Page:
Fold mountains

He loves beach vacations. She loves the mountains. What are they doing?

During the first 10 years of their marriage, their vacations were above all city trips, and they were content to explore together the history of Paris or London. But in 2018, during a visit to Vietnam and Cambodia, Ms. Vandenberghe fell in love with everything the region had to offer — its food, its culture, even its humidity. Her husband had a different reaction.

“I was completely unhappy,” he says.

Mr. Vandenberghe feels at home near water and despises the heat. Ms. Vandenberghe sucks in the mountain air – the higher the better – and is not bothered by the wet weather. For her, the peaks of Southeast Asia are ecstasy. To him they are an affliction.

He also loves French cuisine, with all its butter and thick cream; she is lactose intolerant and craves the fresh flavors of Asian cuisine, much of which is dairy-free.

Such differences are common among couples and can make traveling together difficult, sometimes to the point of straining the relationship. But some couples have found ways to work around their differences when traveling together and, in some cases, have discovered the joy of vacationing apart. And couples who solve the vacation puzzle sometimes find that their arrangements not only don’t stress the relationship, they actually strengthen it.

The Vandenberghes make their travels work with a combination of compromise and solo indulgence. Every year, she travels with him to the beach, battling sunburn and sand in her clothes. In return, he grits his teeth and puts up with it for a week with her somewhere in the mountains – this year, a weekend in the French Alps. Then they each go on their own journey. She then goes to Switzerland; he will travel with childhood friends to France, where he grew up.

Not all of their trips need to be negotiated. Bustling urban centers, for example, tick the boxes for both.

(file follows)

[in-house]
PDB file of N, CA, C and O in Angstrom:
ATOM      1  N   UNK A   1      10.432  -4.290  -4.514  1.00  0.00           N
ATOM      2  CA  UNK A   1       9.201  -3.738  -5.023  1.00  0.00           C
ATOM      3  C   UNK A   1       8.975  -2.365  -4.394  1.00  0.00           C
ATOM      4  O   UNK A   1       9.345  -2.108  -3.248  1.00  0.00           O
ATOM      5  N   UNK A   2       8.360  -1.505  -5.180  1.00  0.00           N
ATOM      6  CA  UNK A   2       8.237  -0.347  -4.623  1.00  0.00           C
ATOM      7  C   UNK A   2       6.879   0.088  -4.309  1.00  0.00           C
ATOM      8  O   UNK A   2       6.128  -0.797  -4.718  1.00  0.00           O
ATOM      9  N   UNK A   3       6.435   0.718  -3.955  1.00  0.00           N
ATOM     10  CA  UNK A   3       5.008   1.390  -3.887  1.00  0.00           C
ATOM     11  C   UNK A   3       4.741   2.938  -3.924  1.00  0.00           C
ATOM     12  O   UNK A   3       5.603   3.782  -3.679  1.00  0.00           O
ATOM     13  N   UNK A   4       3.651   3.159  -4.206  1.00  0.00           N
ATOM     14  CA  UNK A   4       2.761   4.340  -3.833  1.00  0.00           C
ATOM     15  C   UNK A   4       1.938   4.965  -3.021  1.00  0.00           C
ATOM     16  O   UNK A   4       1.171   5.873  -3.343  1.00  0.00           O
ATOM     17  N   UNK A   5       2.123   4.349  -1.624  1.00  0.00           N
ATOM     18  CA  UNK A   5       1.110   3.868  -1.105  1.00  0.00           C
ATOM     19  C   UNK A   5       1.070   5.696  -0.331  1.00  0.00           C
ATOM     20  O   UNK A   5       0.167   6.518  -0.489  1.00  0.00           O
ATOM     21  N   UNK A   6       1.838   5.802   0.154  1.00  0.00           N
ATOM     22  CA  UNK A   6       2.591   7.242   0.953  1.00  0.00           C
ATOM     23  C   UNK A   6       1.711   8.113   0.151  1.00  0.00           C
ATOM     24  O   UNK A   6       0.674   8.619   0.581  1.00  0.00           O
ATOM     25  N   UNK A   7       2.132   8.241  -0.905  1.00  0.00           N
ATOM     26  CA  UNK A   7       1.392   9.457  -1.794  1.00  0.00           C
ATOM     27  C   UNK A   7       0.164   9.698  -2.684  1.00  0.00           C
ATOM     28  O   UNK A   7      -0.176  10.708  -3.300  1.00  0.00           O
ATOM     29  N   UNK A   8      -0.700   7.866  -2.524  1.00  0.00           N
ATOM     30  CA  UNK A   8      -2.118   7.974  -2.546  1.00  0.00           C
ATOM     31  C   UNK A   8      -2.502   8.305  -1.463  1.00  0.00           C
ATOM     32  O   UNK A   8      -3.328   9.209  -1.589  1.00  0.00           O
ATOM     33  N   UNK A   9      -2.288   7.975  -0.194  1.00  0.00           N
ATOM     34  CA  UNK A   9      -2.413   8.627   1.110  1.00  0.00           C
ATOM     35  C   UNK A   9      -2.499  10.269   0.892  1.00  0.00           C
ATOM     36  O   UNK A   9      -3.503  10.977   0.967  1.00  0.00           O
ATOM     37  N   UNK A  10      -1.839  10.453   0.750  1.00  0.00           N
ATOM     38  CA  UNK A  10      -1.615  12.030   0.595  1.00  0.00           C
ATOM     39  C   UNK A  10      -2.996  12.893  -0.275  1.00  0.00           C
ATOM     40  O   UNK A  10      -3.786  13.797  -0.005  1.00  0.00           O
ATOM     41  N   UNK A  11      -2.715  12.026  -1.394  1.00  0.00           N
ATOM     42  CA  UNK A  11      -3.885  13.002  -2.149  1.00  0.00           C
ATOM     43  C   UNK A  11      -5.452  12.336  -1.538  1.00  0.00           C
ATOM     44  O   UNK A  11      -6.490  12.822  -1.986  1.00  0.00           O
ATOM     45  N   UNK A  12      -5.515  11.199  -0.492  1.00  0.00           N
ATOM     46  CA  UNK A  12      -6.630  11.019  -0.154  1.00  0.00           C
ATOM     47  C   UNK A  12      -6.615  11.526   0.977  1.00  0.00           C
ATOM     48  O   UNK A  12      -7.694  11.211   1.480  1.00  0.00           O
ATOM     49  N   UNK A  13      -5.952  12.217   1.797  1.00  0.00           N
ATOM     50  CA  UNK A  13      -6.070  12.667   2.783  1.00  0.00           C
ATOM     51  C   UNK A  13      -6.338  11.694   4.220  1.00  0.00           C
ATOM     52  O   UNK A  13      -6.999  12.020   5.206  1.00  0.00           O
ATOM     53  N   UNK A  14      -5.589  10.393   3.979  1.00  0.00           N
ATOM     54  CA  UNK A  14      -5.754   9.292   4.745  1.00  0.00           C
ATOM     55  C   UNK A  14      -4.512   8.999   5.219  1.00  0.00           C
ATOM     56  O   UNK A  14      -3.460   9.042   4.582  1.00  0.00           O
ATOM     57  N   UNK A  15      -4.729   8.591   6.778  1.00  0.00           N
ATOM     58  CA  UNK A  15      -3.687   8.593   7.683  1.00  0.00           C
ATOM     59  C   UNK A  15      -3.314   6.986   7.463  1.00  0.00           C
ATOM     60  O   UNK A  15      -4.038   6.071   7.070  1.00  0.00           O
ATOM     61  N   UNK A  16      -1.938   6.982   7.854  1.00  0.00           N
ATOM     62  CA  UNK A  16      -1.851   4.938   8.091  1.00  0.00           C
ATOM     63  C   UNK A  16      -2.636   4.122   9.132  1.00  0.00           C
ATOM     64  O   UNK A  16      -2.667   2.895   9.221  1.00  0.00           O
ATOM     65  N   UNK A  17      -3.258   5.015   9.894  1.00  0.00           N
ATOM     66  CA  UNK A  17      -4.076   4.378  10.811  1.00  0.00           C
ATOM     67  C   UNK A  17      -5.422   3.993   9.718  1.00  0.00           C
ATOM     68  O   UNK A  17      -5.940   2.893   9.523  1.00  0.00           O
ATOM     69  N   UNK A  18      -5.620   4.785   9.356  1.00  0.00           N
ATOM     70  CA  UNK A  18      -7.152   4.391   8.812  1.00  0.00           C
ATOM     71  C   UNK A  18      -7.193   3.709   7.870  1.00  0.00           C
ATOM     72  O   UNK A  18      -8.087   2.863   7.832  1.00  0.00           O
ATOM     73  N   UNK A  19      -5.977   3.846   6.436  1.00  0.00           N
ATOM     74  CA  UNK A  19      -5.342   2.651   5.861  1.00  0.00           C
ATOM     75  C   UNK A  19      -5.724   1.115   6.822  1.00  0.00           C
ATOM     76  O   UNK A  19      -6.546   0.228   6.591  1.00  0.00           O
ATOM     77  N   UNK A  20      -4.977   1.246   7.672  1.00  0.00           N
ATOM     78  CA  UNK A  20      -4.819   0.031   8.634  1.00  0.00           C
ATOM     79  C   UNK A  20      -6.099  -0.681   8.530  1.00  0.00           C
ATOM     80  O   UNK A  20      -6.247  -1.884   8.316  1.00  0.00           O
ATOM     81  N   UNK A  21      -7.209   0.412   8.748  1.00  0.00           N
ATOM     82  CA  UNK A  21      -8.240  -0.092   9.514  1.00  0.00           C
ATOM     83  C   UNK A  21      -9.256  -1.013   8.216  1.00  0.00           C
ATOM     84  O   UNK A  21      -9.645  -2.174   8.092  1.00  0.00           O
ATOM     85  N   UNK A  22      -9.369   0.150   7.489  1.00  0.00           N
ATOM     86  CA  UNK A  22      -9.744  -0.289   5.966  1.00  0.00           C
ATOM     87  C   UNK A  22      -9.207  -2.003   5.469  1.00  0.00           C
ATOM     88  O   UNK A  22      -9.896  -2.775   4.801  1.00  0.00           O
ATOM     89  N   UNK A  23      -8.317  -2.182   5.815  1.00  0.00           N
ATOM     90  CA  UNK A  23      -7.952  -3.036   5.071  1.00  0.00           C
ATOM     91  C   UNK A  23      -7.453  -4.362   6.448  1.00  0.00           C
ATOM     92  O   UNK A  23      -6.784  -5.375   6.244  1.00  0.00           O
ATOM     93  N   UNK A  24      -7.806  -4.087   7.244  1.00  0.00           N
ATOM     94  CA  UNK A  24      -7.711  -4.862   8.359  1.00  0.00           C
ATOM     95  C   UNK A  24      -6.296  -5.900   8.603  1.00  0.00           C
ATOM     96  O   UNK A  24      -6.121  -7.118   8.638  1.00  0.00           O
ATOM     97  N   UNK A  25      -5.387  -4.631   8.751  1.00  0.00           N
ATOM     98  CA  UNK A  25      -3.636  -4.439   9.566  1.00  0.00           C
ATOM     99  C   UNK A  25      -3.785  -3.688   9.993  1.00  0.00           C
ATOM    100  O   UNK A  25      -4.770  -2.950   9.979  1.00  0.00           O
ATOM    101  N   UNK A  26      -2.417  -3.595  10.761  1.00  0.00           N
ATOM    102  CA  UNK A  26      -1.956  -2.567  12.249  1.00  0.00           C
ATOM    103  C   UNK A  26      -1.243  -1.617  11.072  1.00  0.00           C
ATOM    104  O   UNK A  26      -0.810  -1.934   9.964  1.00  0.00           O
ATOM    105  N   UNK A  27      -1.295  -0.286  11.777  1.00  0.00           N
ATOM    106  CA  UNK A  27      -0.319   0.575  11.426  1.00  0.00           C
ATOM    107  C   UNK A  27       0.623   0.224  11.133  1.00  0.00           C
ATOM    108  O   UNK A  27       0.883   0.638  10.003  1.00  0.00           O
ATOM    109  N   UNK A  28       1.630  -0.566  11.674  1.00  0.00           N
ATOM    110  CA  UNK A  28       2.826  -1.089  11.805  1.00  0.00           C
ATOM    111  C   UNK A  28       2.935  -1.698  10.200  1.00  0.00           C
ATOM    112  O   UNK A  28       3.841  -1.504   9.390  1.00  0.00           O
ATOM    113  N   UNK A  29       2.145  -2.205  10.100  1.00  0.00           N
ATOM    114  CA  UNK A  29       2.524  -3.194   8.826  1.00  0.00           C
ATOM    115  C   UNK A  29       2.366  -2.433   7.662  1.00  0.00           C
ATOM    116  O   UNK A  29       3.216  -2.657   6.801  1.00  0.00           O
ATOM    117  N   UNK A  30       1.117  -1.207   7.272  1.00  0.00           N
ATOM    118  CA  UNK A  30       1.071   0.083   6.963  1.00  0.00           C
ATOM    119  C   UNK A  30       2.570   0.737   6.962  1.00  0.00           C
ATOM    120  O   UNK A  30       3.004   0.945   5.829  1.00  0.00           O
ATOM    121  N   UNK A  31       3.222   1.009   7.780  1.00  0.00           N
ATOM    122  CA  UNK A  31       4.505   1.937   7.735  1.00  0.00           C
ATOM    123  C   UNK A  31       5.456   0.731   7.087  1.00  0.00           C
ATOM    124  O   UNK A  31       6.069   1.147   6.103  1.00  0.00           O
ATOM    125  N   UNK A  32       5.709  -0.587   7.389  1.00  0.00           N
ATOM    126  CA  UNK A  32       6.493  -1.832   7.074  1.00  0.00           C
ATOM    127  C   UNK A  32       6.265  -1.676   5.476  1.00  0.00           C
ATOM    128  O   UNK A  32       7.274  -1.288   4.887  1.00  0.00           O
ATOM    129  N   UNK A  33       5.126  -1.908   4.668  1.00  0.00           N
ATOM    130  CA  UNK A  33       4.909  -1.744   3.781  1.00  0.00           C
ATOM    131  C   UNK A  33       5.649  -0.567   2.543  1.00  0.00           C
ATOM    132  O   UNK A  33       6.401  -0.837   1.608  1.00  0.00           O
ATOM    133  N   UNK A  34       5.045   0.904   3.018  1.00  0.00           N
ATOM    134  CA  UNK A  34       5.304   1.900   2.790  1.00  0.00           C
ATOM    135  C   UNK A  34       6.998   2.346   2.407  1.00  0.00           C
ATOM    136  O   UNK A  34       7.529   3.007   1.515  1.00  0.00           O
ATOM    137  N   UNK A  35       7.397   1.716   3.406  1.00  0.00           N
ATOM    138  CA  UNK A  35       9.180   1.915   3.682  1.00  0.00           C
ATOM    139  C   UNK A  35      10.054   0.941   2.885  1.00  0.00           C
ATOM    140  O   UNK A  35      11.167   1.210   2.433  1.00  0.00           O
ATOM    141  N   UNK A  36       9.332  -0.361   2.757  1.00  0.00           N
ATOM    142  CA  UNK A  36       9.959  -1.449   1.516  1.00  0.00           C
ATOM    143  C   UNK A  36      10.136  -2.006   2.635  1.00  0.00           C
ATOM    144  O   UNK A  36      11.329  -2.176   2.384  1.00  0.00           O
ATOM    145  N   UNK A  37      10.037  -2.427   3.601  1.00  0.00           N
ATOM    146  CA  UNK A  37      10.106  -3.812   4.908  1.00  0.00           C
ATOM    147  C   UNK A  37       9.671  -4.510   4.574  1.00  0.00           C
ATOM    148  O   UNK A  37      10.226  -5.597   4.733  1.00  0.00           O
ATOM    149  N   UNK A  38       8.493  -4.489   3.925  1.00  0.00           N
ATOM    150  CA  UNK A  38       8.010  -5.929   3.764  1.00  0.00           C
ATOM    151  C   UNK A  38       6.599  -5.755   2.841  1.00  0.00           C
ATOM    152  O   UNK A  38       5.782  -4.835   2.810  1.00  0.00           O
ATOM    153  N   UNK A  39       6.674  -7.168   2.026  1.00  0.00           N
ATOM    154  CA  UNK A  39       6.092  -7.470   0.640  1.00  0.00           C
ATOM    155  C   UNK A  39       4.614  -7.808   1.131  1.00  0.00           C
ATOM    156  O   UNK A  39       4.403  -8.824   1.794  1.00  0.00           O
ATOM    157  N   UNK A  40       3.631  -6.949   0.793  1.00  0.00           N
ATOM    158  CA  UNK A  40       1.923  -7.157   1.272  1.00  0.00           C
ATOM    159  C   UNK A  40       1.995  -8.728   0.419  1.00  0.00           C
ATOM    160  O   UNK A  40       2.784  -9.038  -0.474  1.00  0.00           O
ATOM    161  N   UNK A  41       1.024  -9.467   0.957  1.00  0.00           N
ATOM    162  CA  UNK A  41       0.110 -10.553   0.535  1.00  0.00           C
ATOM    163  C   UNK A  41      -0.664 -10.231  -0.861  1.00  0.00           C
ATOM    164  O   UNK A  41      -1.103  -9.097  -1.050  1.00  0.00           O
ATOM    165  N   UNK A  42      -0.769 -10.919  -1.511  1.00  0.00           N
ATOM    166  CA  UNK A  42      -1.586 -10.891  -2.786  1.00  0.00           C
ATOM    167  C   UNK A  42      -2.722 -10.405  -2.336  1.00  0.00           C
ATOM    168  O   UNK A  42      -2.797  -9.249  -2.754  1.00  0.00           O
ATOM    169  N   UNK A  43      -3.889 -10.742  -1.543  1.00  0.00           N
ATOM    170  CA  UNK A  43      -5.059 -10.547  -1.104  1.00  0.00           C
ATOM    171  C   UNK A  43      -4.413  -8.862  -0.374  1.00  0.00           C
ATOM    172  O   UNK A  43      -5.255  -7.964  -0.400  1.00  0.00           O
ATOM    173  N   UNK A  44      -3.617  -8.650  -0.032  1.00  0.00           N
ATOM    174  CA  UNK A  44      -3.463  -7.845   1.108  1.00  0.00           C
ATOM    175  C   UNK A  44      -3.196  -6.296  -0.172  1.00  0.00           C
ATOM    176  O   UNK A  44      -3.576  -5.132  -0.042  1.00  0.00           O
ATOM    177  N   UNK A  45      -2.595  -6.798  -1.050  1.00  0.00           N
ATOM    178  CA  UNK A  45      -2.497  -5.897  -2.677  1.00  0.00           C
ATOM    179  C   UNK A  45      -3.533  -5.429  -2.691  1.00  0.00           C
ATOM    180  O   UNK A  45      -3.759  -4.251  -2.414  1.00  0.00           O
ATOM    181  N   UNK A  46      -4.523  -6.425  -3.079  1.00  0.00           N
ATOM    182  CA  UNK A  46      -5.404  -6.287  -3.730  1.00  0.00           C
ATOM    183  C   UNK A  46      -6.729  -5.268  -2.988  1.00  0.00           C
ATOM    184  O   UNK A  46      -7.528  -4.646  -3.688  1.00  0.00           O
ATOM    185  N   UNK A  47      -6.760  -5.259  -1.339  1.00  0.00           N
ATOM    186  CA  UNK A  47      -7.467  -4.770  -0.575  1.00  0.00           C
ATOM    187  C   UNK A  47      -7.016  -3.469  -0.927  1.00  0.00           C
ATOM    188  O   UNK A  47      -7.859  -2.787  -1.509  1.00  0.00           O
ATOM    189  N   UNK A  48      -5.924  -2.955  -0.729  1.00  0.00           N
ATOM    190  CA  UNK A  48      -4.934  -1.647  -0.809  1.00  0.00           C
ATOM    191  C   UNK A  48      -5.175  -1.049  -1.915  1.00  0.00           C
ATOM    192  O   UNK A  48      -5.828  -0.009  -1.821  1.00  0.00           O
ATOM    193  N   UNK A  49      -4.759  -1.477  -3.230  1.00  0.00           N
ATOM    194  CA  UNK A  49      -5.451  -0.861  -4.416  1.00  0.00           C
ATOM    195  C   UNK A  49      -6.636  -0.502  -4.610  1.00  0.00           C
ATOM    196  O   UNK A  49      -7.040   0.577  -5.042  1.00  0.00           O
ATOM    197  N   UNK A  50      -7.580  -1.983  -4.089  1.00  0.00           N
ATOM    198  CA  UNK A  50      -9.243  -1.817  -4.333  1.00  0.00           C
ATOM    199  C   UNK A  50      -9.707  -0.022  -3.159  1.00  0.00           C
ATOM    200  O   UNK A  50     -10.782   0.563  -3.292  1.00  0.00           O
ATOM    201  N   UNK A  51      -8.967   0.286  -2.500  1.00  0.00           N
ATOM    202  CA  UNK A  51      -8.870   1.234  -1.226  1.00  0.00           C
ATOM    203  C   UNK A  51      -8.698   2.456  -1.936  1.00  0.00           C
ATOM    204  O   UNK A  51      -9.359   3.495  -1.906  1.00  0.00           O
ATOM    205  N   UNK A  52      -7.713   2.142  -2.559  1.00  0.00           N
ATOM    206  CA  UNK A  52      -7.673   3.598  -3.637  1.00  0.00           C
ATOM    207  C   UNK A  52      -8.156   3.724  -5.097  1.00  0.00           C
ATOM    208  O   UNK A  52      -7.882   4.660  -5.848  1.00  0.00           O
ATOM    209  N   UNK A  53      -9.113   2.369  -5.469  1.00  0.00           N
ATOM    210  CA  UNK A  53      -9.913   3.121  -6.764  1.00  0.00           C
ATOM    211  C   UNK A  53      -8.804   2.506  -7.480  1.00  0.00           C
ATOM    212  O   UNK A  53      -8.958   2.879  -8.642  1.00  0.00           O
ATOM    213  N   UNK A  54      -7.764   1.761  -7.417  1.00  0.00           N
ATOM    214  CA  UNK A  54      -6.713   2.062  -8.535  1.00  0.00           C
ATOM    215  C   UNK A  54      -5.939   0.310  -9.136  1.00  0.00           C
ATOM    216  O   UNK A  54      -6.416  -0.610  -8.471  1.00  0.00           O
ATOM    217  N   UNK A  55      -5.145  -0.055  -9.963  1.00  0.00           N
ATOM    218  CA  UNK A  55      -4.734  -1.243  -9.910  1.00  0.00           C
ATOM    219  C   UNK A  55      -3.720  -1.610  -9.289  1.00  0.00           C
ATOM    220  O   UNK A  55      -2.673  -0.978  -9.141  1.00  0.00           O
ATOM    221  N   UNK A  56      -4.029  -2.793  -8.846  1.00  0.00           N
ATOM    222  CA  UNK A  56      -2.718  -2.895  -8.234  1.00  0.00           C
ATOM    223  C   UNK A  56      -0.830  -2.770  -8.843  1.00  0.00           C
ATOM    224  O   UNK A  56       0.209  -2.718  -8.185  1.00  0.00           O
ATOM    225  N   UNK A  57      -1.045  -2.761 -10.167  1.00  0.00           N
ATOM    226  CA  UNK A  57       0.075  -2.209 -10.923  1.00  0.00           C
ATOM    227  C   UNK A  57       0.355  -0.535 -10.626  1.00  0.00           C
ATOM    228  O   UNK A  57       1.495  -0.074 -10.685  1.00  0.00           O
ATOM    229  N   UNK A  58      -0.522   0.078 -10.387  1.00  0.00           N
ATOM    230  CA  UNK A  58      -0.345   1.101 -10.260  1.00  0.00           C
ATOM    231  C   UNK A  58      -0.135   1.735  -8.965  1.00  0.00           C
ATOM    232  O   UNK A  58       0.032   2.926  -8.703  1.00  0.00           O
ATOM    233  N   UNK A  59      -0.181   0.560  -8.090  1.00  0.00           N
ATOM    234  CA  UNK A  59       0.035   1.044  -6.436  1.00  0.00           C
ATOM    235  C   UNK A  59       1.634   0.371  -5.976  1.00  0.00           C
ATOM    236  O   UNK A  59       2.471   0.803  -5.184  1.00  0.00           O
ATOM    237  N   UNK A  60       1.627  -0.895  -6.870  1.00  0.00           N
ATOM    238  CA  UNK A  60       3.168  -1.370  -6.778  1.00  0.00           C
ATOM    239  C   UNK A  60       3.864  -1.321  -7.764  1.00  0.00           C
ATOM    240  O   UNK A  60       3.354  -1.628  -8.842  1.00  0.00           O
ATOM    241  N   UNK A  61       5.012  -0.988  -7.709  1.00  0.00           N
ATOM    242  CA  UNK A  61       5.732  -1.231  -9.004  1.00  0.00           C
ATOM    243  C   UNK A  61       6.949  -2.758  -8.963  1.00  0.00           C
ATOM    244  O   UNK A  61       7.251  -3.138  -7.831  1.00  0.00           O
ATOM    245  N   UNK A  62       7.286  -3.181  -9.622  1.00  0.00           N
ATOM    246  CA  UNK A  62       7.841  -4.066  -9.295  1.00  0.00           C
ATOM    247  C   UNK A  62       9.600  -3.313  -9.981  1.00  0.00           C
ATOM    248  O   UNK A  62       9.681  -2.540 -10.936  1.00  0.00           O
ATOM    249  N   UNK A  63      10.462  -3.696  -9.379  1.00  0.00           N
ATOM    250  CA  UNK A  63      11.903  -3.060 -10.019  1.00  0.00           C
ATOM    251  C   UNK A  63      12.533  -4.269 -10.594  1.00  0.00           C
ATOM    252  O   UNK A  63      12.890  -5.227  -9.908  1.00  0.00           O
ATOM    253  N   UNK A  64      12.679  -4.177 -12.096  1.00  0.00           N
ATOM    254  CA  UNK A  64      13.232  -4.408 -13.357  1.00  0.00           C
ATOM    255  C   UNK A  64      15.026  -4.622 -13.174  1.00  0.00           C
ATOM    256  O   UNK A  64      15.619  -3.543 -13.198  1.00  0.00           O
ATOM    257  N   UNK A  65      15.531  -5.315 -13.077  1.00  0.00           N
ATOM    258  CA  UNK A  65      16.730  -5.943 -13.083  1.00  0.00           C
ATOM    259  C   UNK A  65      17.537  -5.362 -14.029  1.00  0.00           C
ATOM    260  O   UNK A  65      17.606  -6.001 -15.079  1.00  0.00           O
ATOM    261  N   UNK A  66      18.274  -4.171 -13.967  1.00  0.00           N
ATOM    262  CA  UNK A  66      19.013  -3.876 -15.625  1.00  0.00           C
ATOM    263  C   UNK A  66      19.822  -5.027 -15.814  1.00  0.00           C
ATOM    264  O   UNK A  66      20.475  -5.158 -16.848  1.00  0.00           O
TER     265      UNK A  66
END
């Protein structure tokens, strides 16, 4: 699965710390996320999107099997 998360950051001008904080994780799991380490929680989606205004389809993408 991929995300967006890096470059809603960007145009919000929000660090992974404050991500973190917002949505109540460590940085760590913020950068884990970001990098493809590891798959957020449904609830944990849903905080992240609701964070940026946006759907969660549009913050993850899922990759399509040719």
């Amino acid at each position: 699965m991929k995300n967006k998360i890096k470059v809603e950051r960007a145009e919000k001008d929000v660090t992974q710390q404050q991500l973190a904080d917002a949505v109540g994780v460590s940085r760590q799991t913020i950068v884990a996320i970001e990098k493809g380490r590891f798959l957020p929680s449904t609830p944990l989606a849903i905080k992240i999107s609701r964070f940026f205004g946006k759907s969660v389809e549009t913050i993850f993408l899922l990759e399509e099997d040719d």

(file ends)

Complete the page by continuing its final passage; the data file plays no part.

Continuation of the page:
“We both love big cities,” says Vandenberghe. “We like to visit Amsterdam, Buenos Aires, London.”

For Ms. Vandenberghe, who only started traveling after marrying Mr. Vandenberghe, it was a surprise when she realized her own travel preferences.

“I didn’t even know I didn’t like the sea, because everyone posts pictures on Instagram with the beach,” she says. “But the more I went, the more I hated being full of sand. I don’t have the patience to sit on the beach at all.”

Relaxation vs Adventure

For other couples, the difference in travel preferences appears earlier. Lori Harito and Robert Levy had been dating for just a year when they took their first international trip together, flying to Belize from their hometown of Toronto.

A few hours after landing, they realized they had very different expectations.

“My travel style has always been that you go somewhere to relax, you lie on the beach,” says Ms Harito. “But Rob’s style is to have as many adventures as possible, and as soon as we landed he was like, ‘OK, what are we exploring?'”

The trip coincided with Mr. Levy’s birthday and he was looking forward to some caving. Not wanting to disappoint him, Ms. Harito agreed.

“It terrified me, but I did it for him,” she said. “We’ve been through these jungles that have snakes, and I’m afraid of snakes. , we are totally different travellers. “

Mr. Levy, a self-proclaimed adrenaline junkie, says he doesn’t often feel fear. The first time he went skydiving, he expected terror and instead wondered what it was all about as he plunged through the sky. This translates into travel preferences, he says, “where I don’t like to repeat things and I don’t like going to the same place twice. Whereas Lori, when she finds something she loves, whether it’s a restaurant or a city, she’ll want to go back there again and again.”

Their love of being together sometimes outweighs their desire to explore different places. And when one of them gives in and goes to a destination they might not have chosen, it sometimes helps them grow.

“We really enjoy each other’s company and enjoy traveling together, so we’ll both compromise,” Levy says. “She will push her limits and I will take the European trips she wants to take, even if I will not visit London four times a year as I know she would love me to.”